However, the imperial Mughal guards of Jaswant Singh sided with Alamgir and betrayed their emperor. With the retreat of Imperial guards, the Rajputs became defenseless. However, despite the imperial guards’ betrayal, Jaswant Singh and his Rathore decided to put up a heroic fight and Rathors decimated around 10,000 Mughals of Aurangzeb.

Later the Rajputs retreated from the field and Aurangzeb didn’t chase the Rathors. The courageous Rathors of Jaswant Singh lost their lives but it increased their prestige. Later Alamgir defeated Dara in the battle of Samugarh in May 1658 near Agra.

After that, he imprisoned Shah Jahan. Alamgir was aware of Maharaja Jaswant Singh’s military might and immediately he tried to gain the support of the Rathore king to get rid of his brother Shuja. Jaswant Singh used this opportunity to shatter both sides (Aurangzeb and Shuja).

Attack on Aurangzeb

The Marwar king agreed to join Aurangzeb and on 7 January 1659, they both faced the forces of Shuja at the battle of Khajuwa near Allahabad.  This was the time when the Rathors decided to make their move. Jaswant plundered and looted the Mughal camp Aurangzeb. They even went further and killed those Mughal officers who tried to retaliate.

However, Aurangzeb defeated Shuja and crowned himself the emperor in 1659 but the defection of Jaswant Singh gave him deep scars. Aurangzeb tried to reduce the power of Marwar and Jaswant Singh.

He appointed the Rathore king as the viceroy of Gujarat and sent him away from the politics of the North to counter the rising Hindu Maratha power of Chhatrapati Shivaji Maharaj.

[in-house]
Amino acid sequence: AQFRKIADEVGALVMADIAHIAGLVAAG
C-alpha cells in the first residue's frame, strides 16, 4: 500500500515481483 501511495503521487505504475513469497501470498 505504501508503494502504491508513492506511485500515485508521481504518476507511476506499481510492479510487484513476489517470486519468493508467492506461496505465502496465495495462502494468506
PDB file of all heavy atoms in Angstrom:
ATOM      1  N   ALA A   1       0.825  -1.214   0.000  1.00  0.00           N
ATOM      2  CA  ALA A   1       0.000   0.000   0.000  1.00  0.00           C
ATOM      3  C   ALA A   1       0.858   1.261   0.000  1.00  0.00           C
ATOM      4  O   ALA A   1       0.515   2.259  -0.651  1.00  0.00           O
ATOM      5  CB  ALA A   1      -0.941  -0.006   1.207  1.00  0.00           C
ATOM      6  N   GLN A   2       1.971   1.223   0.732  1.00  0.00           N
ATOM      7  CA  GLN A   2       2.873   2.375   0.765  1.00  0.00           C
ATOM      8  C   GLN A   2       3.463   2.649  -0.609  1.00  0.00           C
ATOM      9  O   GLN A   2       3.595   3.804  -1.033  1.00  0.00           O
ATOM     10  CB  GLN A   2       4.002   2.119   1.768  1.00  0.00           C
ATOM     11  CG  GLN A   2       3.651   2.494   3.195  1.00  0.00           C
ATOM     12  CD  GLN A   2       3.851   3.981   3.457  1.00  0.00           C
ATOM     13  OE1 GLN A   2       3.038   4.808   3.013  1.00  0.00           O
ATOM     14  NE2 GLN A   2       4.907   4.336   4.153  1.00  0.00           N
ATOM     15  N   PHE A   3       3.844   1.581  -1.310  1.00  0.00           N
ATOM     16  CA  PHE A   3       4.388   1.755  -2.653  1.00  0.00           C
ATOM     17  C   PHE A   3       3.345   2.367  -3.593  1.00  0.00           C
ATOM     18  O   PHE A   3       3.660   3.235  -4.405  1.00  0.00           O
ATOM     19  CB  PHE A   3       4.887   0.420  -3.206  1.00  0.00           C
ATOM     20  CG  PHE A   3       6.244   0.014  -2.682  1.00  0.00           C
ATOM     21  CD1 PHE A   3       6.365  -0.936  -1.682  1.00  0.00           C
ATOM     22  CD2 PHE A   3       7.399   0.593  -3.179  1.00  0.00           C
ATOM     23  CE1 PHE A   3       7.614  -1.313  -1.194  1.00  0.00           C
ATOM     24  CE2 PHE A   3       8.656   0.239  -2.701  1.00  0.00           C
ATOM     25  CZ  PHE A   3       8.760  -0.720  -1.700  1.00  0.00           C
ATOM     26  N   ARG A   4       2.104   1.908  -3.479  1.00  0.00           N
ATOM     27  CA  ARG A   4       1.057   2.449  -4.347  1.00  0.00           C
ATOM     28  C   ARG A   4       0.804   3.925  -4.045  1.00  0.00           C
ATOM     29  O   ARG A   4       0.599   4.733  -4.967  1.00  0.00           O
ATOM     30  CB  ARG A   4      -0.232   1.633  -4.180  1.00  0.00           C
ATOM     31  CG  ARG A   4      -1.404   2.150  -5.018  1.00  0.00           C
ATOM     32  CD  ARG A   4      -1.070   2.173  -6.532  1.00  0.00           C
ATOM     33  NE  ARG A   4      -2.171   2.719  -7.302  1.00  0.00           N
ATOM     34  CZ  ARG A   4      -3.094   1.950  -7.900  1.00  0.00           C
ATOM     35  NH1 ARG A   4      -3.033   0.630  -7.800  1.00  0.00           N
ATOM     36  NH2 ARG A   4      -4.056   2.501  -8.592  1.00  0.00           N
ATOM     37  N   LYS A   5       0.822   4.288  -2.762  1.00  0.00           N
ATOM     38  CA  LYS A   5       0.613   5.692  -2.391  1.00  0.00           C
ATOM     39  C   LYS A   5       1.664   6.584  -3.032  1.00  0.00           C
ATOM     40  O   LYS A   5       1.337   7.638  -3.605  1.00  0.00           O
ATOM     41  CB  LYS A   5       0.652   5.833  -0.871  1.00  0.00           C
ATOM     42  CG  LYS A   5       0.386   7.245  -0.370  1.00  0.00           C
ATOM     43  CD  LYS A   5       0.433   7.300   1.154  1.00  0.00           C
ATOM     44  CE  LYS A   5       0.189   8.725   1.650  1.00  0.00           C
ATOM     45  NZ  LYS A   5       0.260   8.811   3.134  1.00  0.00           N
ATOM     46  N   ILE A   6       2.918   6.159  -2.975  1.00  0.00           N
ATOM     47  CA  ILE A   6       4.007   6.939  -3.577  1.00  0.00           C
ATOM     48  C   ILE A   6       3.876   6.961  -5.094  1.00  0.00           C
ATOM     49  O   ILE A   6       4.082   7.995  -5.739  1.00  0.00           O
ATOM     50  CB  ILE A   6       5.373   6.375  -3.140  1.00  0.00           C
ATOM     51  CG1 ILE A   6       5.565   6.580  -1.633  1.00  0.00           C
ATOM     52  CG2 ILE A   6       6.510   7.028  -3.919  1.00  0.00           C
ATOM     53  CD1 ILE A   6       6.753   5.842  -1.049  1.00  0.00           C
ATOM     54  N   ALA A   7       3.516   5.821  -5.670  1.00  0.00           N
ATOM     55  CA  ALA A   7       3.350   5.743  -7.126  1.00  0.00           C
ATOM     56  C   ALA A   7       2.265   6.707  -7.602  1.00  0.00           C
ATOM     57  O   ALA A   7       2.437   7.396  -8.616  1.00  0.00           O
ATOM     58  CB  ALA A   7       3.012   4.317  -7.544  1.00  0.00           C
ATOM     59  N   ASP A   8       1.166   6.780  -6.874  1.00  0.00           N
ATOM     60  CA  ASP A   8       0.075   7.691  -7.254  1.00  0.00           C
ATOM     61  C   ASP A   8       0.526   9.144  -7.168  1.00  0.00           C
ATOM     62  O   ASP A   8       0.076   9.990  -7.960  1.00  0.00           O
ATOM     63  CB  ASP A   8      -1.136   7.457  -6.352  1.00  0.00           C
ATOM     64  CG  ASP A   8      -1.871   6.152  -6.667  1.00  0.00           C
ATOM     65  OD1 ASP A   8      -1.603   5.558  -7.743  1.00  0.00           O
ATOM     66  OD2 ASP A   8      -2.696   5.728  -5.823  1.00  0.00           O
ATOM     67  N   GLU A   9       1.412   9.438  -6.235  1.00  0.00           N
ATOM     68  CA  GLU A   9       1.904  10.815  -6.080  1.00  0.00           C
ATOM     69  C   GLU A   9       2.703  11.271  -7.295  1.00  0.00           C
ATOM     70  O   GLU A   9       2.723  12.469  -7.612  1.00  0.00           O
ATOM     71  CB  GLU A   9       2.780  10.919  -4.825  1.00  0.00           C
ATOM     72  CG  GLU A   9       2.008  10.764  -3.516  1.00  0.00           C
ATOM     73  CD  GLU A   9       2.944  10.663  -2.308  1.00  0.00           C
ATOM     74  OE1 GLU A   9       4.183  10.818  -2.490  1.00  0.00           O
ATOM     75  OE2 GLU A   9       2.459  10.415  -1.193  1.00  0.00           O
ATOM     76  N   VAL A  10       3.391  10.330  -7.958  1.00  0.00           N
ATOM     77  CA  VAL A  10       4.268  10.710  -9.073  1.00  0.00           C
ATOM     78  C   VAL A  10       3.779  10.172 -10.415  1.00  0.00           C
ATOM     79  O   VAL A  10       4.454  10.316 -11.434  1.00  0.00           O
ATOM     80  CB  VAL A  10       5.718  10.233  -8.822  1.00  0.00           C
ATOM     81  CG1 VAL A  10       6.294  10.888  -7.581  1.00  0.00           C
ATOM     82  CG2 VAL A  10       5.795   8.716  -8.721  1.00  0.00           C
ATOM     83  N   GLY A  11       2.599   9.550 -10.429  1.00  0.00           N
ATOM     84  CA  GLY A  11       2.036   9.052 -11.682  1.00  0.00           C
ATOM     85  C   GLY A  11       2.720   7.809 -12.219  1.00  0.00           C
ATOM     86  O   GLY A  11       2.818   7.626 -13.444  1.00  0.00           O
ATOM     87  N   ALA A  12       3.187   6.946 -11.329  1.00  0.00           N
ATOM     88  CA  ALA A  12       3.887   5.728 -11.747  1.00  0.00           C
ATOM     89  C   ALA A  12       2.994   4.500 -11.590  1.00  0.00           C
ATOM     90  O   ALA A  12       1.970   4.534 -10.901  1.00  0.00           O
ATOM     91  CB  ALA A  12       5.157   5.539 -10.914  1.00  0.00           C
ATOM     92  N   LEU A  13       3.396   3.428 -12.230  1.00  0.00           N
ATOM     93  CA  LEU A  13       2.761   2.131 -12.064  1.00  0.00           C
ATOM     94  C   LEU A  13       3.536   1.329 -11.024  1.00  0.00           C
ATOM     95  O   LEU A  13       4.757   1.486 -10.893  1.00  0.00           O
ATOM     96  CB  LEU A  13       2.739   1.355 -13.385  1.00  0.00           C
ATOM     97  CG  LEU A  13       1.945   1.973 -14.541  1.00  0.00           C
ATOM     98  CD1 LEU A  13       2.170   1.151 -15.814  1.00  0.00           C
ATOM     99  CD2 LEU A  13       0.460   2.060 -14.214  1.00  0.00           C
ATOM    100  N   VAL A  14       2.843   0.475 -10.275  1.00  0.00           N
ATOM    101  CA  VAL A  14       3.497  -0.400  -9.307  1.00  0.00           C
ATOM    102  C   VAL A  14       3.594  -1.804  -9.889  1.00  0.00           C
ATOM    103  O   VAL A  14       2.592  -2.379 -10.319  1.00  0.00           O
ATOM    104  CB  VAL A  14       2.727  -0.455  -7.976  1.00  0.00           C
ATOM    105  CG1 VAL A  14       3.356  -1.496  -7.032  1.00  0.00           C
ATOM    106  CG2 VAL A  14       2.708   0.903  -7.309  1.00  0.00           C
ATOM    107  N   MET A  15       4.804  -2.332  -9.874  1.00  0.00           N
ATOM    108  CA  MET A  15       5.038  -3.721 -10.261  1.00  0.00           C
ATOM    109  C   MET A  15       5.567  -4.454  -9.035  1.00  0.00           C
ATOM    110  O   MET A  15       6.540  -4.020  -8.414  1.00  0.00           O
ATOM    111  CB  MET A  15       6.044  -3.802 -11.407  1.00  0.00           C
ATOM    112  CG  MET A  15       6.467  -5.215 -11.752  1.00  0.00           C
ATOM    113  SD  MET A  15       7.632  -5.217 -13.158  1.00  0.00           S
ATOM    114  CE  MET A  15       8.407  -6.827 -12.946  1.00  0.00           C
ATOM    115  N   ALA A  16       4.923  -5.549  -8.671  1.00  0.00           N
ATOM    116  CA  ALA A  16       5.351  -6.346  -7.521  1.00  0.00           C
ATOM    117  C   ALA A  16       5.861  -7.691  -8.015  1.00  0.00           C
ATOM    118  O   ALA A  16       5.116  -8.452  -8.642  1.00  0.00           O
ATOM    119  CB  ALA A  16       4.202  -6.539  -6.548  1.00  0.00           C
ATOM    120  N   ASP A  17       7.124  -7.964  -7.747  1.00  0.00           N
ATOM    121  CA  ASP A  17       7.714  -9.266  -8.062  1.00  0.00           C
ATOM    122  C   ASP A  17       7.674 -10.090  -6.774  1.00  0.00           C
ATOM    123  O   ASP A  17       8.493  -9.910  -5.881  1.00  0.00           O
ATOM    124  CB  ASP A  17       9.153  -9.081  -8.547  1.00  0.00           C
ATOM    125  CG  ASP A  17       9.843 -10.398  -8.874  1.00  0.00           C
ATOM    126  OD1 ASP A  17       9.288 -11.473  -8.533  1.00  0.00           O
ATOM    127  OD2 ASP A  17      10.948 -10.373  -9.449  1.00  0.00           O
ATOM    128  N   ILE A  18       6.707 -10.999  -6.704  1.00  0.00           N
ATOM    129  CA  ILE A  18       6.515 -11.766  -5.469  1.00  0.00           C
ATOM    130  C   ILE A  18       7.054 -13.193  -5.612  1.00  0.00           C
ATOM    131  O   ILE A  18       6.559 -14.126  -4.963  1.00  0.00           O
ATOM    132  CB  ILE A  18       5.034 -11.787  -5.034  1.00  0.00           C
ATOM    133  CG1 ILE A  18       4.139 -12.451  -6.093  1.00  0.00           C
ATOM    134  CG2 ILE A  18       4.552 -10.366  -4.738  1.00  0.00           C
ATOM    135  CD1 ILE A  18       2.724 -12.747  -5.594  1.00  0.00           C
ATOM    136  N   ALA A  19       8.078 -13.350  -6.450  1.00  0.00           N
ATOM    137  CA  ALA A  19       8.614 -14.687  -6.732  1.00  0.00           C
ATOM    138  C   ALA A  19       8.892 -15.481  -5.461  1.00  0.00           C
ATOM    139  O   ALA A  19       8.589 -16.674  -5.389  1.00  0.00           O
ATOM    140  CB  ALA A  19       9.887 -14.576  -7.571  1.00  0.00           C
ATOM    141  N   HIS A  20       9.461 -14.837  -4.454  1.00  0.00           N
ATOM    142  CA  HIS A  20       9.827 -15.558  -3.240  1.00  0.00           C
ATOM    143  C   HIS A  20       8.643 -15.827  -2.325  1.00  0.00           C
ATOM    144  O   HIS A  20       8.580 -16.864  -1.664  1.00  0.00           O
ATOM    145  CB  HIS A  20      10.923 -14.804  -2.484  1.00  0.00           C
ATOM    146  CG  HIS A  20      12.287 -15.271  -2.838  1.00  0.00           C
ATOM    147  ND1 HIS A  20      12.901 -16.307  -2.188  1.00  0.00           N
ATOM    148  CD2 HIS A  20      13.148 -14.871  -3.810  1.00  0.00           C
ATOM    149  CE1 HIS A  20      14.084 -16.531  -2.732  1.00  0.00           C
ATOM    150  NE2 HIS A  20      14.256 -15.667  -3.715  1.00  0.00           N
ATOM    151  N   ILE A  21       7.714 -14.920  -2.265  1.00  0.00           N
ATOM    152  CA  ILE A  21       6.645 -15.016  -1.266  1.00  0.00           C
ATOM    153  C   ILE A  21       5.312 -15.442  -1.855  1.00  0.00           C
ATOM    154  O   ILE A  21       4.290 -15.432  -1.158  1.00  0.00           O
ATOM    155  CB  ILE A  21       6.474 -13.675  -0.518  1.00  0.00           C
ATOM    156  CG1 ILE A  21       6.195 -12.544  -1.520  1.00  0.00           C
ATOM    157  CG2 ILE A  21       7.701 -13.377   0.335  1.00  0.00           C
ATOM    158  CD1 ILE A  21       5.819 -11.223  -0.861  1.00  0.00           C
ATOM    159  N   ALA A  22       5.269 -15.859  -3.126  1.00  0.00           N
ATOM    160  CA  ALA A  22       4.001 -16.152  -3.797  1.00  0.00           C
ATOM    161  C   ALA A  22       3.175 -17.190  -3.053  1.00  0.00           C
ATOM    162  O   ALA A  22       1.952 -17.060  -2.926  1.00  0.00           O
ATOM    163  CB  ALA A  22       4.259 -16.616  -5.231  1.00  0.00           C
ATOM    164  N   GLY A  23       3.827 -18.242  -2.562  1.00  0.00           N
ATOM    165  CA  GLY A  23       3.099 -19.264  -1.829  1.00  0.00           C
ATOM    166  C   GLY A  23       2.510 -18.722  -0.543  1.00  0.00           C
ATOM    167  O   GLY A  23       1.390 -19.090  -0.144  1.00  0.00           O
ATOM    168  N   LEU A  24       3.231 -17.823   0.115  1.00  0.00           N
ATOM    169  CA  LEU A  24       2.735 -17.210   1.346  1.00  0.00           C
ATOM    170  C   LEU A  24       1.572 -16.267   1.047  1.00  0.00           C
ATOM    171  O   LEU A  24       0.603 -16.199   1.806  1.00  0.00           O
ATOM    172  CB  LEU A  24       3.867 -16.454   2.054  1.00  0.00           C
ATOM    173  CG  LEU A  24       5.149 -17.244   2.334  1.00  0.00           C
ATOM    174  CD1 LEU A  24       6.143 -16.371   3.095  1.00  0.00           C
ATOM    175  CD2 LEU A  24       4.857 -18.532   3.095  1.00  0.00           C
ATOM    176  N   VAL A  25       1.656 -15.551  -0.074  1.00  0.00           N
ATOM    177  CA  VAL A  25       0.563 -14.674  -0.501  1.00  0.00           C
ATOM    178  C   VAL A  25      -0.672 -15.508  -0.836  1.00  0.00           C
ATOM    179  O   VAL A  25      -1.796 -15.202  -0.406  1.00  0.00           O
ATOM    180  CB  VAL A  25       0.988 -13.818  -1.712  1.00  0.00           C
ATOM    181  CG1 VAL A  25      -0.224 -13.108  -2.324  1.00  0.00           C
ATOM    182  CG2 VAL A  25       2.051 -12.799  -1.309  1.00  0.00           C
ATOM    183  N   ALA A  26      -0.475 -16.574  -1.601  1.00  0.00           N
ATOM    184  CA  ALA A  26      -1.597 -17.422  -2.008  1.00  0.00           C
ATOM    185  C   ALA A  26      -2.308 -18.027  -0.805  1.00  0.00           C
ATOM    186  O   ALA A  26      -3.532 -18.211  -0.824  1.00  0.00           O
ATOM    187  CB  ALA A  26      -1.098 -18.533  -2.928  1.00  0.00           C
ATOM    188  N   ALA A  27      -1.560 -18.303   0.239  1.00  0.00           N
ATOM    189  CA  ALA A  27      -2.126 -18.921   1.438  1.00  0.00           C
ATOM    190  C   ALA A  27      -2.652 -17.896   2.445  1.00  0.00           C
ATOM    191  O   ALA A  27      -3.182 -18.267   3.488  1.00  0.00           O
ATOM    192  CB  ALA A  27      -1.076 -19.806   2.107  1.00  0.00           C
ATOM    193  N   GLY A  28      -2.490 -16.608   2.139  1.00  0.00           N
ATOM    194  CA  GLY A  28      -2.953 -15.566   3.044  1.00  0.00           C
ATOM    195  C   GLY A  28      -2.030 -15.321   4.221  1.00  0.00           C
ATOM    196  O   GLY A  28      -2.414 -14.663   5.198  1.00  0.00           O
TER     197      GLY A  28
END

However, Maharaj Jaswant never committed himself wholeheartedly to Aurangzeb. When he reached Deccan under the generalship of Prince Muazzam he stealthily forged an agreement with Shivaji Raje to assassinate Mughal general Shaista Khan.

Alamgir got infuriated by Jaswant’s attitude towards him and he removed the Rathore king from Deccan and appointed Mirza Raja Jai Singh in his place.

Note: Maharaja Jaswant Singh was the immovable barricade between Alamgir and his religious intolerance. The Marwar king was always the first one who opposed the emperor’s bigotry towards Hindus and retaliated in his way.

The Protector of Hindu Temples

According to the Book Glories of Marwar and The Glorious Rathors Jaswant Singh indirectly checked Aurangzeb’s religious intolerance towards non-Muslims. Furthermore when Alamgir ordered his governors to prohibit idol worship and launch his temple-breaking policies the Marwar king threatened the Mughals proclaiming that in return he would desecrate all the Mosques of Kabul.

Later the emperor sent the Marwar king to aid the Mughals against the Marathas but Jaswant Singh as he had done previously defected the Mughals. Together with Muazzam Jaswant tried to assassinate Delhier Khan the Mughal general of Deccan. The emperor saw enough and in 1671 he ordered the Maharaja to move towards Khyber Pass to suppress Afghans.   

The plan of Alamgir worked and without Jaswant Singh Marwar became vulnerable. Jaswant Singh died in the year 1678 in the mountains of Jamrud (Peshawar) without an heir which gave the Mughals the perfect opportunity to silence the kingdom of Marwar. However, the plans of the Mughals met with a setback due to the rise of Durgadas Rathore